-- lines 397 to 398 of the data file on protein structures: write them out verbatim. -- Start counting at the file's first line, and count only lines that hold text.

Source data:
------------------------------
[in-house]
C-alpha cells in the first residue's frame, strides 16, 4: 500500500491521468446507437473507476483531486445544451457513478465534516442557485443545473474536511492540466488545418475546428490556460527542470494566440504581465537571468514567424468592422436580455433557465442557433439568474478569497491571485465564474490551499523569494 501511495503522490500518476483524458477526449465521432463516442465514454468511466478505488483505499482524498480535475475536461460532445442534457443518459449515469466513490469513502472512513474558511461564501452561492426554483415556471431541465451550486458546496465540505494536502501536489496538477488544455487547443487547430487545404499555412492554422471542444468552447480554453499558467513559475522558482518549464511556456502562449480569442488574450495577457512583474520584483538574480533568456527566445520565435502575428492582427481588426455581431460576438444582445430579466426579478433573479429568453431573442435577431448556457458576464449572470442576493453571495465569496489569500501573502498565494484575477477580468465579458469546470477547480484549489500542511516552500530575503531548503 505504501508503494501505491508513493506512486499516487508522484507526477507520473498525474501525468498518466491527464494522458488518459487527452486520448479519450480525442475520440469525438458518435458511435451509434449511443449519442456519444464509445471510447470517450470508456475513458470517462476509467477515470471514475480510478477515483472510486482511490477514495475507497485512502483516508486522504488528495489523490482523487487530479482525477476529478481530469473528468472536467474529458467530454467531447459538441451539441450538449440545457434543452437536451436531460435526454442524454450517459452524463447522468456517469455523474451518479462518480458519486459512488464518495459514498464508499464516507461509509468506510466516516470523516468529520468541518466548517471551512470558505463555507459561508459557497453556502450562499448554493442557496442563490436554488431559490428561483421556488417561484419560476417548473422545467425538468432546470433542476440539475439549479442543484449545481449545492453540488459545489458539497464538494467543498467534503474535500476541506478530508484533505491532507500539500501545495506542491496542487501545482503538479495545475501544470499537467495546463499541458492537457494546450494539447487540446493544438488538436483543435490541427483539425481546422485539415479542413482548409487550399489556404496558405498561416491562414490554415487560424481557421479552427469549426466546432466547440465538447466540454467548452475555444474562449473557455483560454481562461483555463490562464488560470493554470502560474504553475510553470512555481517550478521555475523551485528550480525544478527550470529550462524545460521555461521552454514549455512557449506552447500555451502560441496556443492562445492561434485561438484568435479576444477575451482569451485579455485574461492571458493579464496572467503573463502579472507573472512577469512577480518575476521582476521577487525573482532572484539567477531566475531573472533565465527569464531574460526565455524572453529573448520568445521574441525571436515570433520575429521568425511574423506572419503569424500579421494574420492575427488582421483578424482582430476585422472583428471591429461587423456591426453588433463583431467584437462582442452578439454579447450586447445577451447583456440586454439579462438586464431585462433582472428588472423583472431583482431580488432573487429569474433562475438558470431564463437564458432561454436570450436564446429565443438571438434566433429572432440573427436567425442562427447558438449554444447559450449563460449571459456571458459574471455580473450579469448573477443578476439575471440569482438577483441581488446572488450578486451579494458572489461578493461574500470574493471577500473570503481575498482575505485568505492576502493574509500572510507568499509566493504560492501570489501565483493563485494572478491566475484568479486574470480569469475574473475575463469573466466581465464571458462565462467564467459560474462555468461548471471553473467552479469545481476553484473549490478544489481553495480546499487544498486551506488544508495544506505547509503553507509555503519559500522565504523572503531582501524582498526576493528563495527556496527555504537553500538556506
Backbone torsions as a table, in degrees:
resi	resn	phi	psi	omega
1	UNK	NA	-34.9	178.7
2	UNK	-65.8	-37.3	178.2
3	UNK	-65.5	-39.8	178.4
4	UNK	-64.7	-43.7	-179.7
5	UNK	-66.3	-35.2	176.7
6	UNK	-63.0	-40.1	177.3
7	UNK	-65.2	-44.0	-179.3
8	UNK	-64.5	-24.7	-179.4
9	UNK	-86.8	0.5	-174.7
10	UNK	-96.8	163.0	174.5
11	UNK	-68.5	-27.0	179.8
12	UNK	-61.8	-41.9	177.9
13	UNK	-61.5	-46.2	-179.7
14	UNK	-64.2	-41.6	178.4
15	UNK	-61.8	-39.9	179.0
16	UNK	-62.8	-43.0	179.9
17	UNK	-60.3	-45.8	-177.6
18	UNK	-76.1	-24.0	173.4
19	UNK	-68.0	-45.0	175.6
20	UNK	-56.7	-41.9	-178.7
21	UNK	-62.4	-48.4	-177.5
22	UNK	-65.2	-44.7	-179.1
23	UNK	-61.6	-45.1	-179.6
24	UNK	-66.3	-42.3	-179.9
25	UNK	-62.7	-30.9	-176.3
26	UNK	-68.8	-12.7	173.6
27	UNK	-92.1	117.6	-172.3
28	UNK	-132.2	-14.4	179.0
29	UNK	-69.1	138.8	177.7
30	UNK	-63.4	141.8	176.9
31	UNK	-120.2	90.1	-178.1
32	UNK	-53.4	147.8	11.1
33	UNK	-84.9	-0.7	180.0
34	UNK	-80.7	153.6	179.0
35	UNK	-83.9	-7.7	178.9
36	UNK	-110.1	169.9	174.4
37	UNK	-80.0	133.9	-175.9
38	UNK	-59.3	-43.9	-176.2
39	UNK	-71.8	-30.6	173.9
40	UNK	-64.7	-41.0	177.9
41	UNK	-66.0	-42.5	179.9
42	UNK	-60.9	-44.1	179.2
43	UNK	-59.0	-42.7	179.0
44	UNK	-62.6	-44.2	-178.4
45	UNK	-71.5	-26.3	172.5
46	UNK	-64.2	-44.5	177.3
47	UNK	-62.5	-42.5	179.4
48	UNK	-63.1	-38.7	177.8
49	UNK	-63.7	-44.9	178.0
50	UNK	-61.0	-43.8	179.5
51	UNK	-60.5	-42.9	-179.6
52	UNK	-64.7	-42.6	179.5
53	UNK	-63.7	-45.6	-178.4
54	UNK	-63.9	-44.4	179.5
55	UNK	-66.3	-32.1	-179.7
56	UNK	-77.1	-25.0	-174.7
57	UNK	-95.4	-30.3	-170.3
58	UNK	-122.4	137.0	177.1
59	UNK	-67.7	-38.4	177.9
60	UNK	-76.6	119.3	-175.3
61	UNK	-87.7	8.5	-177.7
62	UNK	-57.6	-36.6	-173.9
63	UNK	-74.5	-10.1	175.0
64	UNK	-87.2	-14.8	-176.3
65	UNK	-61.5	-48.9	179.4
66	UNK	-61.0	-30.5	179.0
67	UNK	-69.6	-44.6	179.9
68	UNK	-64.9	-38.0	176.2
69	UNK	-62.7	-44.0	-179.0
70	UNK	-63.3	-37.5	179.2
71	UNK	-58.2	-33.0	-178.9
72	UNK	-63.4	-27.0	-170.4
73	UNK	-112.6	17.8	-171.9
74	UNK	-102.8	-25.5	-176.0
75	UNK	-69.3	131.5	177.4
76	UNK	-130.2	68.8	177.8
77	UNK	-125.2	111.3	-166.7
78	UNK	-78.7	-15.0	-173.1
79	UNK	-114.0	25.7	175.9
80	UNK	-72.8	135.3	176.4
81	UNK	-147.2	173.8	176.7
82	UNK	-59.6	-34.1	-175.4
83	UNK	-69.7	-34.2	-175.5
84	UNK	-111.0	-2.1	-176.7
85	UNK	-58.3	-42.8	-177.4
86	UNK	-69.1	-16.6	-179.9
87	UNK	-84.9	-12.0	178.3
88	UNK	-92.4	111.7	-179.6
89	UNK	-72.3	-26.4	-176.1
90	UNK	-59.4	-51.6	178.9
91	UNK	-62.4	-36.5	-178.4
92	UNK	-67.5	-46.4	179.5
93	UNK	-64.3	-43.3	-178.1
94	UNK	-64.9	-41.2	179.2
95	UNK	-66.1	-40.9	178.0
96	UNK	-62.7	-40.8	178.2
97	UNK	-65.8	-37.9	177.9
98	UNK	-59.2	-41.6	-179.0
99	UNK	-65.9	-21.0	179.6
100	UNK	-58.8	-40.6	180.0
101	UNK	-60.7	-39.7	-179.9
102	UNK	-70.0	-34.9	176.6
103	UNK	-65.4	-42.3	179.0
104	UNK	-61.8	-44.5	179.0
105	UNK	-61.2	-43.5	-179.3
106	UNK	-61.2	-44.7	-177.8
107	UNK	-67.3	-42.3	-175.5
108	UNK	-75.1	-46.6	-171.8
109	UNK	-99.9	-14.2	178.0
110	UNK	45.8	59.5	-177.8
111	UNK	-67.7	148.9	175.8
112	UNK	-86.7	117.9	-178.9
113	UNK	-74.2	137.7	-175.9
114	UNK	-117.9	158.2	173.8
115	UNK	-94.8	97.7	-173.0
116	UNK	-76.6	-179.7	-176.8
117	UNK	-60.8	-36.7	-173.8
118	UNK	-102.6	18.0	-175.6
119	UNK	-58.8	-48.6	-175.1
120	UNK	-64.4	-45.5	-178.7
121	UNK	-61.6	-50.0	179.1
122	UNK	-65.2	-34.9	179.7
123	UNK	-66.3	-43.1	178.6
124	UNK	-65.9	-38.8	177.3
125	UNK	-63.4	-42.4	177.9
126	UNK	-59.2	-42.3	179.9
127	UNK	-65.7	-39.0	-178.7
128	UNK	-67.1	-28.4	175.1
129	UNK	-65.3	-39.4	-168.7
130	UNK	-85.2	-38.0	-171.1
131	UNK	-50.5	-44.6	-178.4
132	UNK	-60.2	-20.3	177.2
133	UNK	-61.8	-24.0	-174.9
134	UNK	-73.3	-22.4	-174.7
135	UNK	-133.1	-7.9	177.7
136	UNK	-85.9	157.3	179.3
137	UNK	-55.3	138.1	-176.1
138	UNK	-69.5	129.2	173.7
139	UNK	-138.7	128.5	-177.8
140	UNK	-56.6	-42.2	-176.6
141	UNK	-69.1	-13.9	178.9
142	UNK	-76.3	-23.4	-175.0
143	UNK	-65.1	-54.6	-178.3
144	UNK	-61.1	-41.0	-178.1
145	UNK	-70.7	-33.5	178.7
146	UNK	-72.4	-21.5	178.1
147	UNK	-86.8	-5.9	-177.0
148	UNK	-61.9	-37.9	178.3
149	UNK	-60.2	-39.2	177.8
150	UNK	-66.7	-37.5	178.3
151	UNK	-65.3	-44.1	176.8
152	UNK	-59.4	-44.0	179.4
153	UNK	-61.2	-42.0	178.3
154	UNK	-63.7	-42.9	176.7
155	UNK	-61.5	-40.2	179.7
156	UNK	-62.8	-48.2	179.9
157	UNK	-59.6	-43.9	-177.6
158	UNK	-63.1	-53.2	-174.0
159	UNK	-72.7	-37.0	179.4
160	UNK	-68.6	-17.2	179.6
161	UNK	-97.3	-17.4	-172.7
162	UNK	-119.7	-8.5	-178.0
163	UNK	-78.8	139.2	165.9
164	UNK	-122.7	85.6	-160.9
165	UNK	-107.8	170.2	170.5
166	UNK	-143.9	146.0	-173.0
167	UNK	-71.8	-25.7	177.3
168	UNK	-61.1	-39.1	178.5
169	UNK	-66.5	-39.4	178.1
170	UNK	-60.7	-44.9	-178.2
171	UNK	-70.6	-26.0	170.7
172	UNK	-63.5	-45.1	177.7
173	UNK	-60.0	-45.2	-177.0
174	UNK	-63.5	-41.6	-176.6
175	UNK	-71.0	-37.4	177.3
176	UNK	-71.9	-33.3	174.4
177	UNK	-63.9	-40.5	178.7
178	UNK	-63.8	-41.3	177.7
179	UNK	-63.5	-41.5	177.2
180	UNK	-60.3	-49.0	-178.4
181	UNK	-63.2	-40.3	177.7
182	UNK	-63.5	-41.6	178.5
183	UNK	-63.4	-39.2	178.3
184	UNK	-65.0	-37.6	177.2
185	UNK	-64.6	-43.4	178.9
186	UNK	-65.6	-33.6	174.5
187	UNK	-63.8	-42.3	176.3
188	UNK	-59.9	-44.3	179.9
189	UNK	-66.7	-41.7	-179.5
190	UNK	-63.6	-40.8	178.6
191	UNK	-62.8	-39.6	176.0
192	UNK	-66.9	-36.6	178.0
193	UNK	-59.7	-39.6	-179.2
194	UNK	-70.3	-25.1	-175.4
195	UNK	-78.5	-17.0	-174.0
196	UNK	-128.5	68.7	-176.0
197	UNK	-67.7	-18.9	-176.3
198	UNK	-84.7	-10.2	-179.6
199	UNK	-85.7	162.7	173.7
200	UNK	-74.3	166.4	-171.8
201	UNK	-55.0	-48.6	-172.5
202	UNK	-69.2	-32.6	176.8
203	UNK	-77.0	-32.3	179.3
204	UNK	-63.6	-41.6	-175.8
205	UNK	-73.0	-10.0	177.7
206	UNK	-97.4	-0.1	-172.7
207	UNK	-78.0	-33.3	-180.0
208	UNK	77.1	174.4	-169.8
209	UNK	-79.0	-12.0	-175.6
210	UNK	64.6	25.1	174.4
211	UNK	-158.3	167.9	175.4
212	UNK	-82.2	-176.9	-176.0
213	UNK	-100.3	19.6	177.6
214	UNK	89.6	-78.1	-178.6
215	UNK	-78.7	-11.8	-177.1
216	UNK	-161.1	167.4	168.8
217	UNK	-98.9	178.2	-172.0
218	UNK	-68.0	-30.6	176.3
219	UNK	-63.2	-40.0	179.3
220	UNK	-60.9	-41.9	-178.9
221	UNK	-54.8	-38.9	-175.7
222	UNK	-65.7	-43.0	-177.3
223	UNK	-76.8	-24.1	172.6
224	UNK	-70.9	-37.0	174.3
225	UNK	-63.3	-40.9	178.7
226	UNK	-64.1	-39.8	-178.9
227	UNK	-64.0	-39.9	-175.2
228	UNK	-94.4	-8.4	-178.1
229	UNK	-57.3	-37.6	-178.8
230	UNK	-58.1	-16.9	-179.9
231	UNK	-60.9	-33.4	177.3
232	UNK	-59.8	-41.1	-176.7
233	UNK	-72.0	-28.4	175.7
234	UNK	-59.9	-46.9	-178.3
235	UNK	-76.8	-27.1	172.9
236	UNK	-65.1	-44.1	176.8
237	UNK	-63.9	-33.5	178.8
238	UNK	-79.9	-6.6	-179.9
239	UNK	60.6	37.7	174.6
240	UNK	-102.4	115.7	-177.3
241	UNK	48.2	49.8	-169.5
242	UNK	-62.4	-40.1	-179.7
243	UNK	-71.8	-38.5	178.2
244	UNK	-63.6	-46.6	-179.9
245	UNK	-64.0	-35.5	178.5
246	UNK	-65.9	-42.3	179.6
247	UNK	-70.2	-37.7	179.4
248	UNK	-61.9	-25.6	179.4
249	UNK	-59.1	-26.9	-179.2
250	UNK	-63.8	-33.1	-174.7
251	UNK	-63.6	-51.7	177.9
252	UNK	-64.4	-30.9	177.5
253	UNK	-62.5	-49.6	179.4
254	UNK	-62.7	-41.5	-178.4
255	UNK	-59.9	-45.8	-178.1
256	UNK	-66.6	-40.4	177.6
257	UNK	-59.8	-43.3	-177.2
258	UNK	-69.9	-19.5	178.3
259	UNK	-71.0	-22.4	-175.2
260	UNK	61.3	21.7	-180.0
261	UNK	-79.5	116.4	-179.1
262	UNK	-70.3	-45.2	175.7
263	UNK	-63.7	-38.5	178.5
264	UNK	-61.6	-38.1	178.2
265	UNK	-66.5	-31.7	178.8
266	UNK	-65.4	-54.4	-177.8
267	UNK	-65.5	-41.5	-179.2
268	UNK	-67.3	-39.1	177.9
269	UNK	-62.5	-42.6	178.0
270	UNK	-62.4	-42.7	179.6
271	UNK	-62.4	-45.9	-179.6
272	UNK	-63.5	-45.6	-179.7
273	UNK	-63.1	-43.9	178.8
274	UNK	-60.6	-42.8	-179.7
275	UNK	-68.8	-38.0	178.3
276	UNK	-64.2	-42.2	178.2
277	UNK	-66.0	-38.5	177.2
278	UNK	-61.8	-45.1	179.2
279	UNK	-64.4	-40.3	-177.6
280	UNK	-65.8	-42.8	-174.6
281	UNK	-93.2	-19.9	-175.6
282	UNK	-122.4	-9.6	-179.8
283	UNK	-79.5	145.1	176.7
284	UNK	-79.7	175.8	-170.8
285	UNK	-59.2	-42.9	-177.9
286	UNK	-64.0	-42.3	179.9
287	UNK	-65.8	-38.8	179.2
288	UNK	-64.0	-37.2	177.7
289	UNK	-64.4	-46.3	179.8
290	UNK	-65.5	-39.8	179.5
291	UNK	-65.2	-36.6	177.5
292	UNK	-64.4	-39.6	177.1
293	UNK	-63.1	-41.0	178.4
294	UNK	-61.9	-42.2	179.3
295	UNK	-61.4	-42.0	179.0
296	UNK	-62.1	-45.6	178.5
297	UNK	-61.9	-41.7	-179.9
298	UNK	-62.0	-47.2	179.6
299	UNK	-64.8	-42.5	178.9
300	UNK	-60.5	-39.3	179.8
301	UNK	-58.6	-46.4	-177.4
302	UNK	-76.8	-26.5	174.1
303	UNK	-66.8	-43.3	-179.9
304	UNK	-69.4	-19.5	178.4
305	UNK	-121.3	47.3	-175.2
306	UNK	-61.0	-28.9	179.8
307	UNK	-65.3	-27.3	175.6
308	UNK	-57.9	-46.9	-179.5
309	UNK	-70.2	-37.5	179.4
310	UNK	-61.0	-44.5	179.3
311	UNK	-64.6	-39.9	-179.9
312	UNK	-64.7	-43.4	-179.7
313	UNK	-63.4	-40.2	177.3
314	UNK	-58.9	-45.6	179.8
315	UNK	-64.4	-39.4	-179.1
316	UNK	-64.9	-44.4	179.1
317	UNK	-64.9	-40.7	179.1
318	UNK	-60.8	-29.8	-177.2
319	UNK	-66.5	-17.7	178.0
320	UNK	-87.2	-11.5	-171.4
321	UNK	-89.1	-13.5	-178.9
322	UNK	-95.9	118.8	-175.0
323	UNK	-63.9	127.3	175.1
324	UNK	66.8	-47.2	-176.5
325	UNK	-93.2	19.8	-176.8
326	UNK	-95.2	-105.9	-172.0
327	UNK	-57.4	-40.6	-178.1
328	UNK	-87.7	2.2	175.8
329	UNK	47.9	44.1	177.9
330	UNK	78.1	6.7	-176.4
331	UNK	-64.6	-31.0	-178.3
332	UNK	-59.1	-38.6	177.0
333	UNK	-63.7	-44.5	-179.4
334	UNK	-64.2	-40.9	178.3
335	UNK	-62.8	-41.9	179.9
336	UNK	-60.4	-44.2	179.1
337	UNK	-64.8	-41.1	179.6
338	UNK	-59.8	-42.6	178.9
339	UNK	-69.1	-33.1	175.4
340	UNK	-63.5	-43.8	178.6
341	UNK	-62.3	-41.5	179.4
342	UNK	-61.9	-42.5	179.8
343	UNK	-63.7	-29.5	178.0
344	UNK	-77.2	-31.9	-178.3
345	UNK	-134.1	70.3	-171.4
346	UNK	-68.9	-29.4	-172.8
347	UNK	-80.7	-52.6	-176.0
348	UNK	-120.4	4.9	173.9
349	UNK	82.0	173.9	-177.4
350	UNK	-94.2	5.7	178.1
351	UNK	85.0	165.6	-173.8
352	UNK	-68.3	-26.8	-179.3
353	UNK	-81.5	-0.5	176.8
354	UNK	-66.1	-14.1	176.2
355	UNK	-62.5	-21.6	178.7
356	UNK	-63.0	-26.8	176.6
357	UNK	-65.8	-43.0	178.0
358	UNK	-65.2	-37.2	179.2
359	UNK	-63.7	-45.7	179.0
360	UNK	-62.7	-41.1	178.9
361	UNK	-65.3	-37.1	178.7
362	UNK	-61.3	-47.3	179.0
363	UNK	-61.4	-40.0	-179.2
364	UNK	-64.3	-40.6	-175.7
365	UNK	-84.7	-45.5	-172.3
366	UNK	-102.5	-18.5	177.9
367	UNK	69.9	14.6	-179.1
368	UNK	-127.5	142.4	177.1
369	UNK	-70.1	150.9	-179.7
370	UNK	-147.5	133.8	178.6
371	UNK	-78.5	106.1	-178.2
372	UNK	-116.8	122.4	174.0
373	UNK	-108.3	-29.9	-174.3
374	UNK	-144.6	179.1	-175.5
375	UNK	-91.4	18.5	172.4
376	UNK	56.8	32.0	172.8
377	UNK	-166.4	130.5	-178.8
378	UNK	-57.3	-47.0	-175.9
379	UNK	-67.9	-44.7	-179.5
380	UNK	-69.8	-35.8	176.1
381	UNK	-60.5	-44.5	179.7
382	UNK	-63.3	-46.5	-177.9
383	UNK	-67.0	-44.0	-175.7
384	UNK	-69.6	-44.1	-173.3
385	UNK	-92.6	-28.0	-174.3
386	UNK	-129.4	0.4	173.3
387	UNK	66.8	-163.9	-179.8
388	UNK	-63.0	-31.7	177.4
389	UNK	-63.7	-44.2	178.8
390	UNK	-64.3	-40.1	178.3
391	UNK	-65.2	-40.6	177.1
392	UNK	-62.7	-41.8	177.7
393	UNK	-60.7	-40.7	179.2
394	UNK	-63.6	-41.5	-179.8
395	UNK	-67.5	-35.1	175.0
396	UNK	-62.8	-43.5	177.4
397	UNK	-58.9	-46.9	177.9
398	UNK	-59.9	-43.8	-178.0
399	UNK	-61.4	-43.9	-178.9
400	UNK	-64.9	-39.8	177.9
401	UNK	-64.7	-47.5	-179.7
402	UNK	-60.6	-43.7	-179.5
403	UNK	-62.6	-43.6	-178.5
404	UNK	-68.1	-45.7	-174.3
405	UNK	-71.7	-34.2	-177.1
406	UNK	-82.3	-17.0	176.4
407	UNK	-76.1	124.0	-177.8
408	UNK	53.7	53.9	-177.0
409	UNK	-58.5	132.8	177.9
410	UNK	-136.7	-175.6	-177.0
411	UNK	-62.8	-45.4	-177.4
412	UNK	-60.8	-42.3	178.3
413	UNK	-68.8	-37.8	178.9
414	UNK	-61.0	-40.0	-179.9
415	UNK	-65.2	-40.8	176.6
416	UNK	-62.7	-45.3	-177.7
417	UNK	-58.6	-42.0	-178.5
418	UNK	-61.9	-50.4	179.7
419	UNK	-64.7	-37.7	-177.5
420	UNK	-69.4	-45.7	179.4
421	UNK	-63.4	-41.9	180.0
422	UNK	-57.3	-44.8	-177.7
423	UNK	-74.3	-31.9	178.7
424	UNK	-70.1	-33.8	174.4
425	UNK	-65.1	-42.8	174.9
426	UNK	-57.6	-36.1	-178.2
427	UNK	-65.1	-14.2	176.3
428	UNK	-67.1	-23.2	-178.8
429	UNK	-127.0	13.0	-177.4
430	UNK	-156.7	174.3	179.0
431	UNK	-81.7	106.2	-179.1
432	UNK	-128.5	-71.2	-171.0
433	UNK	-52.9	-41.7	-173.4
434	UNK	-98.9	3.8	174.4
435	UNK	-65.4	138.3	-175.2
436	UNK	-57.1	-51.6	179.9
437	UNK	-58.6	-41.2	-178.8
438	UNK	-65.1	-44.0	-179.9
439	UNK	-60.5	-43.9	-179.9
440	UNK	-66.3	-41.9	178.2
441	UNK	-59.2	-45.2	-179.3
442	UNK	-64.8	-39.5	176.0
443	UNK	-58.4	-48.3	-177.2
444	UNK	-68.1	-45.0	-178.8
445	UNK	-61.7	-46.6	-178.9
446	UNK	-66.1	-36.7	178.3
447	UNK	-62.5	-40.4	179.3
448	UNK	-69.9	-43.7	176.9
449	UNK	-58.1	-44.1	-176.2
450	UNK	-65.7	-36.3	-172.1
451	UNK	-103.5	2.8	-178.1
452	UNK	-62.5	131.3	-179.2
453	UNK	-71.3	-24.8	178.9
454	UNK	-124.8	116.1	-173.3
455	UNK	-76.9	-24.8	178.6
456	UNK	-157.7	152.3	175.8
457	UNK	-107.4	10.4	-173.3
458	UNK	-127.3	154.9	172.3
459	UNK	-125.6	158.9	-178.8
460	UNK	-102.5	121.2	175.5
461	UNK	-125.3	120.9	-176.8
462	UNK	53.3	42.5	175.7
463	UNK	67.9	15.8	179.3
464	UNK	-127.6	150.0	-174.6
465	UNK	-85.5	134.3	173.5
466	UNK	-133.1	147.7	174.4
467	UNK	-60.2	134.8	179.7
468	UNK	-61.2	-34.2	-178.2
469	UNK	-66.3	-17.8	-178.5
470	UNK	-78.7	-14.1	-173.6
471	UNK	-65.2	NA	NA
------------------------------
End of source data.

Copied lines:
393	UNK	-60.7	-40.7	179.2
394	UNK	-63.6	-41.5	-179.8